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He-Said-She-Said . . .
Finding Out What Really Happened
HR Stories From The Front Lines*
Have you ever received a “he said-she said” sexual harassment complaint? Did you reach a conclusion about what really happened? Read ahead to learn how one HR Director responded to an employee’s complaint of a manager exposing himself…
(*This incident really happened; but, names and other details have been changed.)
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In the five years he has worked for C2T4 Company, Alfred (the Company's Bookkeeper), has been a nightmare employee. He calls out excessively and, when he does come to work, he routinely arrives late. In addition, Alfred has performance issues and regularly argues with his supervisor.While reviewing Alfred’s personnel file, Isabel (the Company's HR Director) realized that Alfred lied on his employment application. The application states that Alfred worked for XYZ RVs for 10 years, but Alfred’s LinkedIn profile says he only worked there for 5 years.The application contains the following statement:
I understand that any omission or misstatement of material fact on this application or on any document used to secure employment shall be grounds for rejection of this application or for immediate discharge if I am employed, regardless of the time elapsed before discovery.
Can Isabel terminate Alfred for lying on his application?
Isabel’s good to go. He lied -- fire away
Isabel has not reviewed every employee’s application and terminated every employee whose application contains a lie. Instead, Isabel should go through the normal disciplinary action to address the poor performance and behavioral issues.
This statement says “…regardless of the time elapsed before discovery.” Even though it’s been a while, this statement gives the company the right to terminate.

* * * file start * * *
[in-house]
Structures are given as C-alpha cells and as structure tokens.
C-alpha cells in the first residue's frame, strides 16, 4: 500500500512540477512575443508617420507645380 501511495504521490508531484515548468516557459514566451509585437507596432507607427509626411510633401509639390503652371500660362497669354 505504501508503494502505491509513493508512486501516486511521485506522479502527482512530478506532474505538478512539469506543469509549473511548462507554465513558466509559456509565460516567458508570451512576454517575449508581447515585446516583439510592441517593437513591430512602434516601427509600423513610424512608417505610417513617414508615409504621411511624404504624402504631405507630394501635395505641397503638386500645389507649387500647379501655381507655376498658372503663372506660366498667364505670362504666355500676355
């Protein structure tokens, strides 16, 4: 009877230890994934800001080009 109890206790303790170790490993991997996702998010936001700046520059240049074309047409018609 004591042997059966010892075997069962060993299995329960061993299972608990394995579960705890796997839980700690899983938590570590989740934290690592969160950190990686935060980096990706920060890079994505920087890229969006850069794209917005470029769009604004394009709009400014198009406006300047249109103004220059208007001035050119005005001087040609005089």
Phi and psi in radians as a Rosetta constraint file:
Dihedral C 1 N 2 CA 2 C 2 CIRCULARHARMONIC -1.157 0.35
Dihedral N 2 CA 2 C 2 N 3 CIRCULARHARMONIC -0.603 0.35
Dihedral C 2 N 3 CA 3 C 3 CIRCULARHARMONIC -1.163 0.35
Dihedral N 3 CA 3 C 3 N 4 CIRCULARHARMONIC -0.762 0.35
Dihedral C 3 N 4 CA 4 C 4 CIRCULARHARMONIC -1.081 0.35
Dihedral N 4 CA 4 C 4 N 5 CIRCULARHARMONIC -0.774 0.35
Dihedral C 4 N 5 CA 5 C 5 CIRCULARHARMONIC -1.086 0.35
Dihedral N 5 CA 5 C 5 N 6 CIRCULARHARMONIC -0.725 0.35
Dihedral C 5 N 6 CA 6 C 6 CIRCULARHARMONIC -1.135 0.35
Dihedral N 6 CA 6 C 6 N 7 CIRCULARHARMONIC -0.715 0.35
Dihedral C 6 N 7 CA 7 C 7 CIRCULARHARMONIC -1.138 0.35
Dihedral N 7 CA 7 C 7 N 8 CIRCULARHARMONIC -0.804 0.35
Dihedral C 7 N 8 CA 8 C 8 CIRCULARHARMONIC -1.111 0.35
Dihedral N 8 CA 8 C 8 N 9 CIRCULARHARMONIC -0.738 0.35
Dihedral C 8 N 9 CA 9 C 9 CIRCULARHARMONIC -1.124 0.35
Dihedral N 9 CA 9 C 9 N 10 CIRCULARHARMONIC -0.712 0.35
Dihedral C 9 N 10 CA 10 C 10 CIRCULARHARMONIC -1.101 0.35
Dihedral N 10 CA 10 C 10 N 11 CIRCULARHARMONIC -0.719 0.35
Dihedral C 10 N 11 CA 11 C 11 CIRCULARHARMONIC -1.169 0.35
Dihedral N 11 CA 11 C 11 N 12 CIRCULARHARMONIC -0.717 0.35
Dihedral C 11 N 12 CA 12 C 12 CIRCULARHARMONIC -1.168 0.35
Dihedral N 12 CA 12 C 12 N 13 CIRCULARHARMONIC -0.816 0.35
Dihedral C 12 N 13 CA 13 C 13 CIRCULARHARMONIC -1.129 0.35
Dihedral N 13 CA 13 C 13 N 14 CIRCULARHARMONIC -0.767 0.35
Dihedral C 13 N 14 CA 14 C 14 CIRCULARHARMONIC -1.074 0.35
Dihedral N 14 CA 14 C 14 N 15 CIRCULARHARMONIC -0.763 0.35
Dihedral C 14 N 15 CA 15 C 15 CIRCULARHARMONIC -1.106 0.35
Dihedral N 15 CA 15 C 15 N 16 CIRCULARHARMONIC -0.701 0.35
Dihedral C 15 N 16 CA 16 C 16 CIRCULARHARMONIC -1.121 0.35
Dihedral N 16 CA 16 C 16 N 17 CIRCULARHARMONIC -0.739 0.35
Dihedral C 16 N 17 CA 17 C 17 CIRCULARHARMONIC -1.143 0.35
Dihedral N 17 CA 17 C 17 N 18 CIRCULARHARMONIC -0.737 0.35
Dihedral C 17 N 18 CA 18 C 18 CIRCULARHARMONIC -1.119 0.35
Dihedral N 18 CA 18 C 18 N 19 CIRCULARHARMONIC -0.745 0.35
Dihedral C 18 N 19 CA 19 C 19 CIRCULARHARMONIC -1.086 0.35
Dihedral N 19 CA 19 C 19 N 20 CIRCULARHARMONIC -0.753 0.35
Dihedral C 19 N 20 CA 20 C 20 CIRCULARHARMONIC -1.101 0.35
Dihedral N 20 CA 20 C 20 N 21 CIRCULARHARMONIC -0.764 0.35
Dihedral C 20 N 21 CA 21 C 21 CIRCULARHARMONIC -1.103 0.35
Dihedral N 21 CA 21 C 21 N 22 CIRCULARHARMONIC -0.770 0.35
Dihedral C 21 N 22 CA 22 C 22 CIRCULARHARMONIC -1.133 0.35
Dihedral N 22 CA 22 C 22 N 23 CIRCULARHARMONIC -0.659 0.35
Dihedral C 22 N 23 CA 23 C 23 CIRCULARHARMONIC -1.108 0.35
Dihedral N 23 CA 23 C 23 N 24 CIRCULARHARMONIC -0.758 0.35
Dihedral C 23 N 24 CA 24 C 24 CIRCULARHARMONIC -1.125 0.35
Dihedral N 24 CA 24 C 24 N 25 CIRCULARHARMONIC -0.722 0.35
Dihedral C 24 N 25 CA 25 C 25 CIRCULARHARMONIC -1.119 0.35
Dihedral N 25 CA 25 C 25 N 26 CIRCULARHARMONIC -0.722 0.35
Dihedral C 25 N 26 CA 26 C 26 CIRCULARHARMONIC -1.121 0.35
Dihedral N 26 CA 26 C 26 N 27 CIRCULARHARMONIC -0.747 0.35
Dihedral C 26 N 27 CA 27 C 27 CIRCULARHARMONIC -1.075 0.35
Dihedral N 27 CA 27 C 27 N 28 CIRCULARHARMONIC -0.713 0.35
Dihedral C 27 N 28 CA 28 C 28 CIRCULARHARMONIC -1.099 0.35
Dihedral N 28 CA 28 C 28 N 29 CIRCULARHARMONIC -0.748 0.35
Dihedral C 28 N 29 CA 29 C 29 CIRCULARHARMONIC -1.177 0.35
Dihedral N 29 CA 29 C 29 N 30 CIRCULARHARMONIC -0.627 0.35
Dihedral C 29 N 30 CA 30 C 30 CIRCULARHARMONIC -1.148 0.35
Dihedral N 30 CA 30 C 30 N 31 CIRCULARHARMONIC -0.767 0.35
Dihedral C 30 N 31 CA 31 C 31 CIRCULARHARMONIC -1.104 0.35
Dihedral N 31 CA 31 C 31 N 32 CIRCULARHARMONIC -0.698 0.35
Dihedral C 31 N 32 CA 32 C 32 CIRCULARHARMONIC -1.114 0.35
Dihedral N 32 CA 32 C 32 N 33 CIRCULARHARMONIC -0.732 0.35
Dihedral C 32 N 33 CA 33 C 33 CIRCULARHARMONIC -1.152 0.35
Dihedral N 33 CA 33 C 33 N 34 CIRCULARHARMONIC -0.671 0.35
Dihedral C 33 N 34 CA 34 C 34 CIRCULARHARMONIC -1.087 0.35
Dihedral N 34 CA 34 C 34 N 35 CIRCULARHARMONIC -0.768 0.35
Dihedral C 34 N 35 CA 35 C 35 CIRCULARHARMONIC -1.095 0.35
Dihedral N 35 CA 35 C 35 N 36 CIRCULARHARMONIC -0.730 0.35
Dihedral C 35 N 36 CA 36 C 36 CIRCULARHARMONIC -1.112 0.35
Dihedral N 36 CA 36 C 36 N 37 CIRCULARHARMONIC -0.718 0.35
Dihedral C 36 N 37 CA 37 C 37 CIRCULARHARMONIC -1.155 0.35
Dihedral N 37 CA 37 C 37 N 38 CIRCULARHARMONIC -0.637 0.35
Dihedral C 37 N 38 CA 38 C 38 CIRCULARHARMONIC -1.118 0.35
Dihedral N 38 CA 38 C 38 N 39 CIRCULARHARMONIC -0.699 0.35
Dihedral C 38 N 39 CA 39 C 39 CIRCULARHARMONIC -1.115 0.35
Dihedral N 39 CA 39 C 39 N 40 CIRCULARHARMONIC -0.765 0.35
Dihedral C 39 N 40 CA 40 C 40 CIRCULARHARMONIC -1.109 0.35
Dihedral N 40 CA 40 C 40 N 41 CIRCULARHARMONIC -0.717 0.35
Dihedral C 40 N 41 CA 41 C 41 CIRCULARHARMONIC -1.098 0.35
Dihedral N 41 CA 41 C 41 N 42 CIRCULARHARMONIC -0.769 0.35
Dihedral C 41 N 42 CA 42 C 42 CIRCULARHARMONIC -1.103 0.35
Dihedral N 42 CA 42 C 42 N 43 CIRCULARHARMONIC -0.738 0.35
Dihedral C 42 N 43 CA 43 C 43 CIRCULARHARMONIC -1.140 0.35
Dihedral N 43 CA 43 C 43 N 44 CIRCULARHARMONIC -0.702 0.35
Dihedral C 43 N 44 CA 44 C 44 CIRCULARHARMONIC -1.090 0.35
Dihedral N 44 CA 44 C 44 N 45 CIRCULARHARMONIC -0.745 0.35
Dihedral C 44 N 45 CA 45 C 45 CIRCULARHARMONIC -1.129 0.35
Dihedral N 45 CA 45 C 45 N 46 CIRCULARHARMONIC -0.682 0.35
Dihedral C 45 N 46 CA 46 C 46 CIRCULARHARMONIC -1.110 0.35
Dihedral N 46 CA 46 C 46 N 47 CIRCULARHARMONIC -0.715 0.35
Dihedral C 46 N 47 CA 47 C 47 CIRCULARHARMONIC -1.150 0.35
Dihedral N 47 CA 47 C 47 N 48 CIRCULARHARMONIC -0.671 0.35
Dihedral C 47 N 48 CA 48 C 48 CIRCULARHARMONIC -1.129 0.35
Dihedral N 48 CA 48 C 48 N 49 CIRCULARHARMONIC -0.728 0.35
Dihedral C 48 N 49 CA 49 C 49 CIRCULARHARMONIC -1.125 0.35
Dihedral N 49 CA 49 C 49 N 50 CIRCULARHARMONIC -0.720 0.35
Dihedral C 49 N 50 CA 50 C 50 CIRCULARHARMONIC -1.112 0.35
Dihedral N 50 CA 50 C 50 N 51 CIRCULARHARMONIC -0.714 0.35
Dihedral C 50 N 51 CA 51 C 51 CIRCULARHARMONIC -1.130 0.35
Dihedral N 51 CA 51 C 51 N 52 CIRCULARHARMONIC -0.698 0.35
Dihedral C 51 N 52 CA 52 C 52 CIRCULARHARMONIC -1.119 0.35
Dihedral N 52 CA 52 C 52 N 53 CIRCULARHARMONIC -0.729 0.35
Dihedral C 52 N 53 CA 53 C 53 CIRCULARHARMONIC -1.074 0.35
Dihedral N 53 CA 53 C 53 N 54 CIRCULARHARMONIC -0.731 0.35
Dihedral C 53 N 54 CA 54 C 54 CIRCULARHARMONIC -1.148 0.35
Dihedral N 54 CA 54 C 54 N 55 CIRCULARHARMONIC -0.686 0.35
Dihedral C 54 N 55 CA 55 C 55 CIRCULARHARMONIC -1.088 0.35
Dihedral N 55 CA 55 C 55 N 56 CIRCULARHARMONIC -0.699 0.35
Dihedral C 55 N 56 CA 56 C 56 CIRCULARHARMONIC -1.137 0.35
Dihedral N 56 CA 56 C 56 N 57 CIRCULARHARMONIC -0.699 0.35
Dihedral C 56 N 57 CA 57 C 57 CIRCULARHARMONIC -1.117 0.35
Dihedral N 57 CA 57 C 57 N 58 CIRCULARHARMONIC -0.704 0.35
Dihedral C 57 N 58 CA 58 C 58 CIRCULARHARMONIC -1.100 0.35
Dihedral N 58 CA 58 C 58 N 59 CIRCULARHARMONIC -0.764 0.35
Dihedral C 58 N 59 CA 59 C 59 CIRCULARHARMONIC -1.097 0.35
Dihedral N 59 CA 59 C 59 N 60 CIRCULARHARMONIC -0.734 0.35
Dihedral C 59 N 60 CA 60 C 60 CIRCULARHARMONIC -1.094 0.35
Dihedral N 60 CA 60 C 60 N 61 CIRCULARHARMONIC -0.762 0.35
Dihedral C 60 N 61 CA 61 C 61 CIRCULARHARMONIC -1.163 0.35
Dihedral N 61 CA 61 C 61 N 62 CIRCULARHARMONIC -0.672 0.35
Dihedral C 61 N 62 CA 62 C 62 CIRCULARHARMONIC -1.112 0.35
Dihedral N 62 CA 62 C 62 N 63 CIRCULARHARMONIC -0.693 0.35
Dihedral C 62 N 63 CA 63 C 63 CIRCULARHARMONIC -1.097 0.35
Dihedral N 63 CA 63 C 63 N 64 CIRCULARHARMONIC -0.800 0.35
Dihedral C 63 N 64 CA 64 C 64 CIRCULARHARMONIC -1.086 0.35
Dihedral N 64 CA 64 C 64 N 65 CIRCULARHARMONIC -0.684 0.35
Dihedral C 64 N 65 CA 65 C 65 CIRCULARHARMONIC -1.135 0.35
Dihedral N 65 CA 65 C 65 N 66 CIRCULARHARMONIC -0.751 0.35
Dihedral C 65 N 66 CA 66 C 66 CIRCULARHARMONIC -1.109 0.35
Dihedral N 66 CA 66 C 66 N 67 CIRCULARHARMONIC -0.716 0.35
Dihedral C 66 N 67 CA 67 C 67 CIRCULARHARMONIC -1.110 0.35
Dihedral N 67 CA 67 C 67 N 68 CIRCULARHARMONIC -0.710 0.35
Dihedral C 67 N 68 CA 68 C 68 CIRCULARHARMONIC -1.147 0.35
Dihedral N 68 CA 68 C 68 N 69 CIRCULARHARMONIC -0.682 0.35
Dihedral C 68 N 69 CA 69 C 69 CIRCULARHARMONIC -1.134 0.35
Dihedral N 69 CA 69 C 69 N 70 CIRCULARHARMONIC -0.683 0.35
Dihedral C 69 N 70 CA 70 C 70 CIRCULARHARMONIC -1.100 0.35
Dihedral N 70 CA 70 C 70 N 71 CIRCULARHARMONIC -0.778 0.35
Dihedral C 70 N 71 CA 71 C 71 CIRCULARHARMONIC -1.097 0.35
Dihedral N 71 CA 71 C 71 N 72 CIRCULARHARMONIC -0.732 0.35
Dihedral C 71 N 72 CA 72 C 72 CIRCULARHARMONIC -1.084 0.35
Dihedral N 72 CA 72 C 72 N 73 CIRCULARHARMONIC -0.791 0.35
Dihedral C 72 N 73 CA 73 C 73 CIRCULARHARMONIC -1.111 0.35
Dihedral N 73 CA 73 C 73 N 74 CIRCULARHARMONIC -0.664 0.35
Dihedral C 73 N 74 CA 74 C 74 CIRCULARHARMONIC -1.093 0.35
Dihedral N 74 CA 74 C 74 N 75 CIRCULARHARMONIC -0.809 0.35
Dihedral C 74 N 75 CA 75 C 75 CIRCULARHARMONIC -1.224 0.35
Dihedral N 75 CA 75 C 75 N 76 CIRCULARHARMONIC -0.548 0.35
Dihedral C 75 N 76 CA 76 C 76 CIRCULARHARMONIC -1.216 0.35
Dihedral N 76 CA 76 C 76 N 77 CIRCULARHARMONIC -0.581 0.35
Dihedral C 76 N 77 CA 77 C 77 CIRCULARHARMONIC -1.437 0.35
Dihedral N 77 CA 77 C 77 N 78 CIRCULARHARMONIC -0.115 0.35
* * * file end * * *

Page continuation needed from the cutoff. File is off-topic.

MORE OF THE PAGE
Are Your Employees At Risk Of Losing Their Religion In Your Workplace?
Like every employer, H.O.T.M. Casino has employees who claim they need some type of accommodation for their religious beliefs. While Steve, the HR Director, knows that employers are required to provide reasonable accommodation for religion, he is uncertain about whether accommodation is required for the following employees:
Mara (an esthetician) who requested May 4th and every Friday off from work because under her religion, Jediism, working on the Sabbath and/or the religious holiday (May the Fourth) is prohibited;
Hannah (a newly hired bartender) who came to her interview with her long hair flowing. Yet, on her first day of work, Hannah arrived wearing a hijab and asked for an accommodation to wear the hijab because of her religion; and
Adam, Jacob, Joseph, and David (maintenance workers), who have asked that they be permitted to perform their daily prayers in one of the unused rooms on the Casino property.
Is Steve required to provide accommodation to any of these employees?
This information is provided by ePlace Solutions, Inc. which is solely responsible for its content. ePlace Solutions, Inc. is not engaged in rendering legal or other professional services. Federal and state laws are more complex than presented here. This information is simplified for the sake of brevity and is not a substitute for legal advice. ePlace Solutions, Inc. disclaims any liability, loss or risk incurred as a consequence, directly or indirectly, of the use and application of any of the contents of this information.Opt out of receiving similar emails in the future.